So the slush fund has to make sure they have another success story in the portfolio of mismanaged tax-dollar aided projects, and is bequeathed the federal property to manage. They seek out a developer, who is willing to take a “great risk” building something in the city of Dayton- so they promise to make them whole, no matter how silly the project scope and scale is.
In this case, the developer is Oberer. The same people who did the funky deal on the Dille Farm, where they built a Costco in Centerville, but expect ambulances from Sugarcreek Township- as once again, government had inserted itself unnaturally in the middle of a real estate deal. They have hired, at considerable expense, some research firm to tell them that there is a market for the 200 plus units they’ve plotted and planned for the aforementioned area. Of course, they are going to do this deal with OPM (other people’s money) and are guaranteed by the taxpayer-funded slush fund that they won’t lose a dime- since we know we’ll make income tax go up while you build it- and who cares if anyone actually comes. They just have to “git ‘r done” and have something rise from the green space. Filling the space won’t even fall back on them. Look at how CityWide still hasn’t found a ground floor tenant for the old Elder Beerman/ReyReyTAC building downtown.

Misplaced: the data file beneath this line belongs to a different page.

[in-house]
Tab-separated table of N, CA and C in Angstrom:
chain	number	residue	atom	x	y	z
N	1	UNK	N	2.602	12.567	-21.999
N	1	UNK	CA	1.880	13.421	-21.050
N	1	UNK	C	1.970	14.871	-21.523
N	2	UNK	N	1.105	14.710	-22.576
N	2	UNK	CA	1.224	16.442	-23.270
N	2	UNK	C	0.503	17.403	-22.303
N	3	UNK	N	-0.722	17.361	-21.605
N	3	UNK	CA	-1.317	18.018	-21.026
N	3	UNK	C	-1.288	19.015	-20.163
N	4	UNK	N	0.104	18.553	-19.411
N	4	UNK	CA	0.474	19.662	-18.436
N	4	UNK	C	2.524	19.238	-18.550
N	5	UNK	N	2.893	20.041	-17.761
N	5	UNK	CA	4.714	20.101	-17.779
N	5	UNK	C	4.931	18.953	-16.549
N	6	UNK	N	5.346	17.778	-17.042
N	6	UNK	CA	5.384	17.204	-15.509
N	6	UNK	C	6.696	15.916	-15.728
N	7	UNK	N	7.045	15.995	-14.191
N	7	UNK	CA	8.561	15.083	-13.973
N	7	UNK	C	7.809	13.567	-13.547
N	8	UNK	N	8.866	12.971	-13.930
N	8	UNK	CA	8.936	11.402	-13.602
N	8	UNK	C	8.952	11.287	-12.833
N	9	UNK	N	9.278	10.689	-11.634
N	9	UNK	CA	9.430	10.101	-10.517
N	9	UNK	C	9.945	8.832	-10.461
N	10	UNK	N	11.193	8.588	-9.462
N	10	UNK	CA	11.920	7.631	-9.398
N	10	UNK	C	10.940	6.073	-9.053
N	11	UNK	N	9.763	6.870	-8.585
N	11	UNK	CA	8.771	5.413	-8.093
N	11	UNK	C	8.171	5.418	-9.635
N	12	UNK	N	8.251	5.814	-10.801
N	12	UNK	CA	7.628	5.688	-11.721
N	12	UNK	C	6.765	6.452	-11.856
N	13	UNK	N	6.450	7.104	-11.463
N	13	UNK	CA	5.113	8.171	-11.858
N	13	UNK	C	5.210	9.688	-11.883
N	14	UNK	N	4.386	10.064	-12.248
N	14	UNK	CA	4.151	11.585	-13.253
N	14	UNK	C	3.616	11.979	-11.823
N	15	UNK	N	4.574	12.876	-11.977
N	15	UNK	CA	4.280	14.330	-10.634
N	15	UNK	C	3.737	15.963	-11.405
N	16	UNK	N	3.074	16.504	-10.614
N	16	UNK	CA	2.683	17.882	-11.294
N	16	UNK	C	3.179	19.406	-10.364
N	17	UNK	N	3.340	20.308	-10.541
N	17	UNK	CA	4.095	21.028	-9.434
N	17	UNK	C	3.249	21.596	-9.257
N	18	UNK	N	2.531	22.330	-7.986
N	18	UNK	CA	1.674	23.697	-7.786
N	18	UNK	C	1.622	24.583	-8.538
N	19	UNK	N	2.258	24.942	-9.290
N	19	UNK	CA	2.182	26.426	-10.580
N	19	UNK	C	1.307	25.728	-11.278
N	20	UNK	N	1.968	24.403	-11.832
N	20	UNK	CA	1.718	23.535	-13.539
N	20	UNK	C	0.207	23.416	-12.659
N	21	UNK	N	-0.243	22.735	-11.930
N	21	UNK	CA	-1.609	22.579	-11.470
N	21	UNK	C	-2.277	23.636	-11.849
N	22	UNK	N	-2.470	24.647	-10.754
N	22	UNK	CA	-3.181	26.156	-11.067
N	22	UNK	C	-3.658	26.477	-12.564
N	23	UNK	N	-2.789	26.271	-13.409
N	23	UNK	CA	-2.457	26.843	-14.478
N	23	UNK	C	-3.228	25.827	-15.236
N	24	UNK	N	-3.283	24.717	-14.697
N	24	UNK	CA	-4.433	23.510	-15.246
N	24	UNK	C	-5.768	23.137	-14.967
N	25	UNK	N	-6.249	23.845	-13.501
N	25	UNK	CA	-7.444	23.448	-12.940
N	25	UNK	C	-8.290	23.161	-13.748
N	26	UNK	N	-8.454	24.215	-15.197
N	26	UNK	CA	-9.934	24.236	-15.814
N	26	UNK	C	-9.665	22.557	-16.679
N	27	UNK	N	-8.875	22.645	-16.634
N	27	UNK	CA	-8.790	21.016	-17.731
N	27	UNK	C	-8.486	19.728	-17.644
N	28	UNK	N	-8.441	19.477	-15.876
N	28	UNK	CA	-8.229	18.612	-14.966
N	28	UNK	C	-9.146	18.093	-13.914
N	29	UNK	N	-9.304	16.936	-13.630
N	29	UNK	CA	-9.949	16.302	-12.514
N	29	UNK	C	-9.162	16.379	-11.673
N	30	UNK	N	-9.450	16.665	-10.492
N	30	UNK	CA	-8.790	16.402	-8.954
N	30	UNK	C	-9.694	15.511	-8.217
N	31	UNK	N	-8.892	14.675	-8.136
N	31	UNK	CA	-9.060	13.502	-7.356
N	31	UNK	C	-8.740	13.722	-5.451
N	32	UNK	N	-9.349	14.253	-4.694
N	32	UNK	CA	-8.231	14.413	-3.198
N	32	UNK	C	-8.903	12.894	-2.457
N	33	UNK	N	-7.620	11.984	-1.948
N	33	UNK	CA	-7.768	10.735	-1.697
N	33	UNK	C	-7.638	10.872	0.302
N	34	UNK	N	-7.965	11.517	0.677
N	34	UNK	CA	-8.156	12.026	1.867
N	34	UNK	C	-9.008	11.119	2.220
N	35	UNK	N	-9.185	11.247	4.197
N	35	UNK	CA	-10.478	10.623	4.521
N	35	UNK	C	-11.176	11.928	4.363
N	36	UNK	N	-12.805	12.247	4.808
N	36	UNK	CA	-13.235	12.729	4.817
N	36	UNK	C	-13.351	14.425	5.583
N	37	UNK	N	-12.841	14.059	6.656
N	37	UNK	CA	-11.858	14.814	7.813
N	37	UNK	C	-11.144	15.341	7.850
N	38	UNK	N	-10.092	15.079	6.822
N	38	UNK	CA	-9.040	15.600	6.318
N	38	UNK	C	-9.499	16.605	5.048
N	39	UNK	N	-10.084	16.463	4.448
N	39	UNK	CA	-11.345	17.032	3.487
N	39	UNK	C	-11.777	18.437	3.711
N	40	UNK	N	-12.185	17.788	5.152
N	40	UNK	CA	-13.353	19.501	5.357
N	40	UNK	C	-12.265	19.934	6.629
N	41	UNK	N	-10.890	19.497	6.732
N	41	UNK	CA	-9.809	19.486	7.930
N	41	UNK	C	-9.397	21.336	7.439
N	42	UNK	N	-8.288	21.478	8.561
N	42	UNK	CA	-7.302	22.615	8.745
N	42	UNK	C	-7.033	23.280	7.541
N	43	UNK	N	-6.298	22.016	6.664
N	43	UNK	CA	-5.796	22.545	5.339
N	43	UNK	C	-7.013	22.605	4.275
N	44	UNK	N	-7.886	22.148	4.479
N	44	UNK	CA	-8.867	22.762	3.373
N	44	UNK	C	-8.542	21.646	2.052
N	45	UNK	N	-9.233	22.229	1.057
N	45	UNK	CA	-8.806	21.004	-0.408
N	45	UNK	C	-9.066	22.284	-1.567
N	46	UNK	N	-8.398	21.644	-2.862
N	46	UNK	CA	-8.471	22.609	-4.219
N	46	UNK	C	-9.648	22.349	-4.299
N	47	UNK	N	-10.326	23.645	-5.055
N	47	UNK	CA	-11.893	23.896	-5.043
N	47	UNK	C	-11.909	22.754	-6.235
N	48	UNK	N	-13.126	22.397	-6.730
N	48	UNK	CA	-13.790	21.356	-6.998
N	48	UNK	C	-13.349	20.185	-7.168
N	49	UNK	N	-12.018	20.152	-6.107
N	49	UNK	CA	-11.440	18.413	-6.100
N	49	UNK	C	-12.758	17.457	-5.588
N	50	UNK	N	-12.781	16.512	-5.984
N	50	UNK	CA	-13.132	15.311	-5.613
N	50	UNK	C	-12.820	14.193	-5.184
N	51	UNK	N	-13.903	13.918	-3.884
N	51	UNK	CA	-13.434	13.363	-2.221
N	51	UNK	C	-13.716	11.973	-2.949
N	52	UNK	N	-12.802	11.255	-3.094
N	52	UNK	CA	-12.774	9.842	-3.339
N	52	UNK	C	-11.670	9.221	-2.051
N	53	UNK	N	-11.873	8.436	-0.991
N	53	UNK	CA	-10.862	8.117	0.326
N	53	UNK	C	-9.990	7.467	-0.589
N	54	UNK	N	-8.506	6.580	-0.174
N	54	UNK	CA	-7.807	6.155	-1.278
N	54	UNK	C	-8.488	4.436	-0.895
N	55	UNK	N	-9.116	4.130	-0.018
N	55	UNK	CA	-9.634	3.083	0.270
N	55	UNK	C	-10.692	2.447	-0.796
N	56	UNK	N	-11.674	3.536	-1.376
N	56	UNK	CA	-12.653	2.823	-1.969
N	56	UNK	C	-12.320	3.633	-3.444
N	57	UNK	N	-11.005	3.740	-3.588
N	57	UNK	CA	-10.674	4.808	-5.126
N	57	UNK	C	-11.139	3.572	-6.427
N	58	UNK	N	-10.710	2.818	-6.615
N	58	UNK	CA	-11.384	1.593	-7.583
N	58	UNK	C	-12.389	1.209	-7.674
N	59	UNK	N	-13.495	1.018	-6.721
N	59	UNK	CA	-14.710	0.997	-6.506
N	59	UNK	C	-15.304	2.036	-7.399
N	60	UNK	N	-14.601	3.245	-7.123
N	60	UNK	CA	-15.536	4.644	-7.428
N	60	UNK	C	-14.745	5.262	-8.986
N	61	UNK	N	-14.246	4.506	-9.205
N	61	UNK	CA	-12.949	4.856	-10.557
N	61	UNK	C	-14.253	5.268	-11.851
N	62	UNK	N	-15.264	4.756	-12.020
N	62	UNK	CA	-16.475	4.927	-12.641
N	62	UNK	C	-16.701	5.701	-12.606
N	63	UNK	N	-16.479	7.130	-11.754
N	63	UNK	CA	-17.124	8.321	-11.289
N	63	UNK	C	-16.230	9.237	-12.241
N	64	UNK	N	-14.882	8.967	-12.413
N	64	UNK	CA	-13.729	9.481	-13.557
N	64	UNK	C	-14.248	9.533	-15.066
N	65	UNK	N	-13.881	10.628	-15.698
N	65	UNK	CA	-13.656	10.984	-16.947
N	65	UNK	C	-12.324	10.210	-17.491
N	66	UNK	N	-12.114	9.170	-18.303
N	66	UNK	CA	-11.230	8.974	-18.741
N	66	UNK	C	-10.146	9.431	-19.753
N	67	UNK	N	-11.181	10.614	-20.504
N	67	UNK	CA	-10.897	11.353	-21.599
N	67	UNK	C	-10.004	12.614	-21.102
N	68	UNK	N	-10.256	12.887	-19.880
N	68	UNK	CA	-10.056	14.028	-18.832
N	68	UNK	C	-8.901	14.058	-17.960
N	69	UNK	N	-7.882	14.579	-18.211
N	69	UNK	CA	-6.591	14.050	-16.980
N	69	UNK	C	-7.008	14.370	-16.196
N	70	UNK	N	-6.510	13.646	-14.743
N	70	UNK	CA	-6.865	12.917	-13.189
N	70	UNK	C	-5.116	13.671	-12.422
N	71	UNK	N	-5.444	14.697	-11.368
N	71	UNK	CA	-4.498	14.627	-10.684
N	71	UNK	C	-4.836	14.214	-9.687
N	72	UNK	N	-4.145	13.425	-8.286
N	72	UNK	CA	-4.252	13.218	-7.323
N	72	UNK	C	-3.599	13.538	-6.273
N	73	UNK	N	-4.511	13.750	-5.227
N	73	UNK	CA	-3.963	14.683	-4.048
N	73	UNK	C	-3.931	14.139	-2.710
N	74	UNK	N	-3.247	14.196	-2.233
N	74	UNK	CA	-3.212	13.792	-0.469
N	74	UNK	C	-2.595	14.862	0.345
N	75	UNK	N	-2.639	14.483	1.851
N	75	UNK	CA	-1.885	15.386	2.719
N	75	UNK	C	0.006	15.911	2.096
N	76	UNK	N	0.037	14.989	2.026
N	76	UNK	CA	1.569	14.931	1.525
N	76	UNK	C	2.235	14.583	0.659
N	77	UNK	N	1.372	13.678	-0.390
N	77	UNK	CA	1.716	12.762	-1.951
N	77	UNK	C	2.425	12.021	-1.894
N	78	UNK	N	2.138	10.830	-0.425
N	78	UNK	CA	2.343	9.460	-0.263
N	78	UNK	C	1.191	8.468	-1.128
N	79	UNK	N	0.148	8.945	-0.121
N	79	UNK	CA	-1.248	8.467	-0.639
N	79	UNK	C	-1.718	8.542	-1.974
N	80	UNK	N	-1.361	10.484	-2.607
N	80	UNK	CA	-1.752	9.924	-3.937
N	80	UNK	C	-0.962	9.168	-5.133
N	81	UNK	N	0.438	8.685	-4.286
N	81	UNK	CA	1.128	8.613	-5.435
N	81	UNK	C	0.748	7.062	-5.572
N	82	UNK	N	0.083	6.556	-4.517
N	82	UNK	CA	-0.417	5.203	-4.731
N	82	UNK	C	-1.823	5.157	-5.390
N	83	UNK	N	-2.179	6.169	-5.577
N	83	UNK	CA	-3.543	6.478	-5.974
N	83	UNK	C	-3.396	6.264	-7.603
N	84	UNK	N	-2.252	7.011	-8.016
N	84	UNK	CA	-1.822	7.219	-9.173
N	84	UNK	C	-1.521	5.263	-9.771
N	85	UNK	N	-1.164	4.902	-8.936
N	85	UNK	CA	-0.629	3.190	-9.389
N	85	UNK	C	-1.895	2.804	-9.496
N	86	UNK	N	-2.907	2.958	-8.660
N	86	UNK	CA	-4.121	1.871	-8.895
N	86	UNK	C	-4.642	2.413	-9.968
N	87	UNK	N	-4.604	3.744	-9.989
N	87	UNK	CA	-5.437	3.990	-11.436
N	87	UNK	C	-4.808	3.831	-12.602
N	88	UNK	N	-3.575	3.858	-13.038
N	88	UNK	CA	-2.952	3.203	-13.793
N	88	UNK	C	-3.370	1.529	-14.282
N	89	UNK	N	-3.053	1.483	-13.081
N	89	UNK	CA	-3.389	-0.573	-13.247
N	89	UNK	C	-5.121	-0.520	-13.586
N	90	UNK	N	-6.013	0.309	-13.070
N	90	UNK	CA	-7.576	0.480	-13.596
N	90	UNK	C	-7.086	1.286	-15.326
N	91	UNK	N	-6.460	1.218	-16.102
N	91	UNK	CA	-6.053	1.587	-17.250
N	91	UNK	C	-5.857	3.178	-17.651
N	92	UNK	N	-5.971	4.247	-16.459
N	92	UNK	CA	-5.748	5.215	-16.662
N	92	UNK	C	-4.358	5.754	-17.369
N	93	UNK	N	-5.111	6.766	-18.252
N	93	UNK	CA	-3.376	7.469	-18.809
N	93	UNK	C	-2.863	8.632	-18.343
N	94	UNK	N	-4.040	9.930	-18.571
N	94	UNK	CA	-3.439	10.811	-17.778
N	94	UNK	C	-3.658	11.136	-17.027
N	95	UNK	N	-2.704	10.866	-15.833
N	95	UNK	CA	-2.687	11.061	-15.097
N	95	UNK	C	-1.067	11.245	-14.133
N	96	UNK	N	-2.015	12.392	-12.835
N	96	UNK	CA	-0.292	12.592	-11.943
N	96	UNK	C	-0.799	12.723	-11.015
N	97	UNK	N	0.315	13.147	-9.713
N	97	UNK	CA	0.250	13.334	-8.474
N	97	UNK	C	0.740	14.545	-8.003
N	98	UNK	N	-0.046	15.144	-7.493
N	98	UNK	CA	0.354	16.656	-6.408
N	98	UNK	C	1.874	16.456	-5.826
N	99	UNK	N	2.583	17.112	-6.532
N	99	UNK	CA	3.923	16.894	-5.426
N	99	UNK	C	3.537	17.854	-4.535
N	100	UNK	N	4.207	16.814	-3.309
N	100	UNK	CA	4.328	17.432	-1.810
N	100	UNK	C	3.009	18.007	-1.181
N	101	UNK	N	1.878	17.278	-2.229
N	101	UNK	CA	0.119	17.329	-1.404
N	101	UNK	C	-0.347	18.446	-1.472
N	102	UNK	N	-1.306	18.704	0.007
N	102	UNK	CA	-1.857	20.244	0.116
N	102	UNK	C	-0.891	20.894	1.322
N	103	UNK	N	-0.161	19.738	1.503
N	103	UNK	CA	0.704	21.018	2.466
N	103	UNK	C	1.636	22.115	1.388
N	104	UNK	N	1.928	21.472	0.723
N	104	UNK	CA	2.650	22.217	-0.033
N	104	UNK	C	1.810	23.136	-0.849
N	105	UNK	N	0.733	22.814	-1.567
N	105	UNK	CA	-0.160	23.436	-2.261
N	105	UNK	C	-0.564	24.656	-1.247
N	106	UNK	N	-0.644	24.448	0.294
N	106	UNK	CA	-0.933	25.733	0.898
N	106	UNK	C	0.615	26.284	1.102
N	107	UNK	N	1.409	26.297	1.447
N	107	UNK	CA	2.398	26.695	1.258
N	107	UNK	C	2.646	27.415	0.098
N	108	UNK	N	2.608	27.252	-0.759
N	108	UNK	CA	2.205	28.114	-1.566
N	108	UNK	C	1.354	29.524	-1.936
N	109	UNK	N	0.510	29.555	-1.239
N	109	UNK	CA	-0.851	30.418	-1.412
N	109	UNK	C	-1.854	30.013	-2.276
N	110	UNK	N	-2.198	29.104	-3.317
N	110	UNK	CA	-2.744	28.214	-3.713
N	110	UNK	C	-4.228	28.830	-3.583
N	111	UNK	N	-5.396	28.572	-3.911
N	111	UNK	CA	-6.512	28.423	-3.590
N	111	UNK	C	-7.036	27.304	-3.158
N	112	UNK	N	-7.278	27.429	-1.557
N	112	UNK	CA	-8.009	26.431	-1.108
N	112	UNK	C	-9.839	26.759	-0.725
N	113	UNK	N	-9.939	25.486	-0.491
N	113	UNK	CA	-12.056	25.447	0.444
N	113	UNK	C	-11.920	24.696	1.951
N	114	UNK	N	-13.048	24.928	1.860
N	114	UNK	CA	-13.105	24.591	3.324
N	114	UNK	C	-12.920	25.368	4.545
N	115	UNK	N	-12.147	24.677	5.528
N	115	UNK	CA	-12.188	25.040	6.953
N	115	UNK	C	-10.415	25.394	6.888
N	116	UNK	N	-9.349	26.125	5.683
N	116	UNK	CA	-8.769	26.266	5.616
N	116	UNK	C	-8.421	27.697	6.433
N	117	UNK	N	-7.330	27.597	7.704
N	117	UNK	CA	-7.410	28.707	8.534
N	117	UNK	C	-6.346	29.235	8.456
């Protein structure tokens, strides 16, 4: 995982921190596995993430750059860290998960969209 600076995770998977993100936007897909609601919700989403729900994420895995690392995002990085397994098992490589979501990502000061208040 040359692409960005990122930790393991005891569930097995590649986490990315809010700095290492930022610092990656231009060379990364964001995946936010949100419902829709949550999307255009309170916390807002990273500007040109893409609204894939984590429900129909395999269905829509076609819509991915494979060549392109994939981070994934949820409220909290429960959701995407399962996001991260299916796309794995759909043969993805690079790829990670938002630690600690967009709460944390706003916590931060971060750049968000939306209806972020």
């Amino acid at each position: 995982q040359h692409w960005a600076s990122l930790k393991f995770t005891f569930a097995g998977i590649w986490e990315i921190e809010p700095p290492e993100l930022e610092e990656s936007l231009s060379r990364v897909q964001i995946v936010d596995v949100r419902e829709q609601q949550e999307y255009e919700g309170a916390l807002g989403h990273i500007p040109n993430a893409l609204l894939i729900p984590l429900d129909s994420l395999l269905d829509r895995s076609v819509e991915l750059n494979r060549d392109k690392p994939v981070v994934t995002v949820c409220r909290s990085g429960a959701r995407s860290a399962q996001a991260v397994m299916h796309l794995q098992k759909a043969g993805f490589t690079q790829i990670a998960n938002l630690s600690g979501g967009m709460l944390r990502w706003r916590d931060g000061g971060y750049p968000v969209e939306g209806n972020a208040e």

If you need an example of another project that was done like this, go study the history of One Arcade Tower/One Dayton Center/Fifth/Third Center– or whatever they call it at the corner of Third and Main. The one that wasn’t supposed to be built until 33% of it was leased- but, we ignored it and built it anyway…. and lost our butts.
In our third ring of the circus, we have the architect. While an equal player at this point- he’s really going to end up the ringmaster later, once construction begins, but for now, he’s just another part of the distraction engine that’s trying to divert attention from the fact that Dayton is looking at these new construction projects like the Cleveland Browns do when playing the Patriots- let’s keep throwing Hail Mary passes because we’ve already lost 8 of 12 and aren’t going anywhere.